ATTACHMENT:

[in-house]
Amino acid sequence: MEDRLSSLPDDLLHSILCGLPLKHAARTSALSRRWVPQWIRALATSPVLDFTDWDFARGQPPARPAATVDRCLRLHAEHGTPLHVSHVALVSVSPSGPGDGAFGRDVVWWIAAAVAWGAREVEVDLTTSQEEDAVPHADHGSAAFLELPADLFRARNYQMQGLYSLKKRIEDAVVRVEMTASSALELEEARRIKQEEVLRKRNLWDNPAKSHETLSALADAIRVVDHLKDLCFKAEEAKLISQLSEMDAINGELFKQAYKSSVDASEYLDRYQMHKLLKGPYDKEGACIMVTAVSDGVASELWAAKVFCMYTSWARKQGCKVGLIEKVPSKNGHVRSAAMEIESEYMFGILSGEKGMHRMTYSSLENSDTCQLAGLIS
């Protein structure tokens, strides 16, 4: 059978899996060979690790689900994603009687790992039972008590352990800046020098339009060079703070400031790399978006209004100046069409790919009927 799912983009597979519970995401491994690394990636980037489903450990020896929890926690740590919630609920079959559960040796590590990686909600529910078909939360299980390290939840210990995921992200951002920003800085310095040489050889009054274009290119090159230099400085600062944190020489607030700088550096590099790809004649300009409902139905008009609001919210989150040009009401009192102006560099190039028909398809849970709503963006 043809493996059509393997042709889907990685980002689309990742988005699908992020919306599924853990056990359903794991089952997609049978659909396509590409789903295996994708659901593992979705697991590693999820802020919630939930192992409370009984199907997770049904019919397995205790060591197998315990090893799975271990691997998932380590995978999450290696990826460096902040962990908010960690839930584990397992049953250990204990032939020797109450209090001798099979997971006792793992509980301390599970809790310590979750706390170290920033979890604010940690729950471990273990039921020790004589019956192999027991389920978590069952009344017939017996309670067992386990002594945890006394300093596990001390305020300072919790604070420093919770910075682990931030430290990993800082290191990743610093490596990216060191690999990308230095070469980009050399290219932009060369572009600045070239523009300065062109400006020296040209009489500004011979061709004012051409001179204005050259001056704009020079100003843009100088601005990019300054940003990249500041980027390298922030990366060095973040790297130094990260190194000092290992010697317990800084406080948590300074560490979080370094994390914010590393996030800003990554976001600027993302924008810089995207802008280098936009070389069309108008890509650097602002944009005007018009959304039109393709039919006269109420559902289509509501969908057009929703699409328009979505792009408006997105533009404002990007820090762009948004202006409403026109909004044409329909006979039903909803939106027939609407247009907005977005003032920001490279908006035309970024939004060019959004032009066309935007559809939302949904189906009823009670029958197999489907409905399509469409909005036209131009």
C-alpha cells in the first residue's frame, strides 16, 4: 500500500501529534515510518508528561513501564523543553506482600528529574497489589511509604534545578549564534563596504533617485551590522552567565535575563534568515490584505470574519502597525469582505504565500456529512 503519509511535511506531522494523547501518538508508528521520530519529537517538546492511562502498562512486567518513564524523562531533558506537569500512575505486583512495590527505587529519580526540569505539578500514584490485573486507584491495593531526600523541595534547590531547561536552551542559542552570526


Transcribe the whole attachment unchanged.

[in-house]
Amino acid sequence: MEDRLSSLPDDLLHSILCGLPLKHAARTSALSRRWVPQWIRALATSPVLDFTDWDFARGQPPARPAATVDRCLRLHAEHGTPLHVSHVALVSVSPSGPGDGAFGRDVVWWIAAAVAWGAREVEVDLTTSQEEDAVPHADHGSAAFLELPADLFRARNYQMQGLYSLKKRIEDAVVRVEMTASSALELEEARRIKQEEVLRKRNLWDNPAKSHETLSALADAIRVVDHLKDLCFKAEEAKLISQLSEMDAINGELFKQAYKSSVDASEYLDRYQMHKLLKGPYDKEGACIMVTAVSDGVASELWAAKVFCMYTSWARKQGCKVGLIEKVPSKNGHVRSAAMEIESEYMFGILSGEKGMHRMTYSSLENSDTCQLAGLIS
């Protein structure tokens, strides 16, 4: 059978899996060979690790689900994603009687790992039972008590352990800046020098339009060079703070400031790399978006209004100046069409790919009927 799912983009597979519970995401491994690394990636980037489903450990020896929890926690740590919630609920079959559960040796590590990686909600529910078909939360299980390290939840210990995921992200951002920003800085310095040489050889009054274009290119090159230099400085600062944190020489607030700088550096590099790809004649300009409902139905008009609001919210989150040009009401009192102006560099190039028909398809849970709503963006 043809493996059509393997042709889907990685980002689309990742988005699908992020919306599924853990056990359903794991089952997609049978659909396509590409789903295996994708659901593992979705697991590693999820802020919630939930192992409370009984199907997770049904019919397995205790060591197998315990090893799975271990691997998932380590995978999450290696990826460096902040962990908010960690839930584990397992049953250990204990032939020797109450209090001798099979997971006792793992509980301390599970809790310590979750706390170290920033979890604010940690729950471990273990039921020790004589019956192999027991389920978590069952009344017939017996309670067992386990002594945890006394300093596990001390305020300072919790604070420093919770910075682990931030430290990993800082290191990743610093490596990216060191690999990308230095070469980009050399290219932009060369572009600045070239523009300065062109400006020296040209009489500004011979061709004012051409001179204005050259001056704009020079100003843009100088601005990019300054940003990249500041980027390298922030990366060095973040790297130094990260190194000092290992010697317990800084406080948590300074560490979080370094994390914010590393996030800003990554976001600027993302924008810089995207802008280098936009070389069309108008890509650097602002944009005007018009959304039109393709039919006269109420559902289509509501969908057009929703699409328009979505792009408006997105533009404002990007820090762009948004202006409403026109909004044409329909006979039903909803939106027939609407247009907005977005003032920001490279908006035309970024939004060019959004032009066309935007559809939302949904189906009823009670029958197999489907409905399509469409909005036209131009």
C-alpha cells in the first residue's frame, strides 16, 4: 500500500501529534515510518508528561513501564523543553506482600528529574497489589511509604534545578549564534563596504533617485551590522552567565535575563534568515490584505470574519502597525469582505504565500456529512 503519509511535511506531522494523547501518538508508528521520530519529537517538546492511562502498562512486567518513564524523562531533558506537569500512575505486583512495590527505587529519580526540569505539578500514584490485573486507584491495593531526600523541595534547590531547561536552551542559542552570526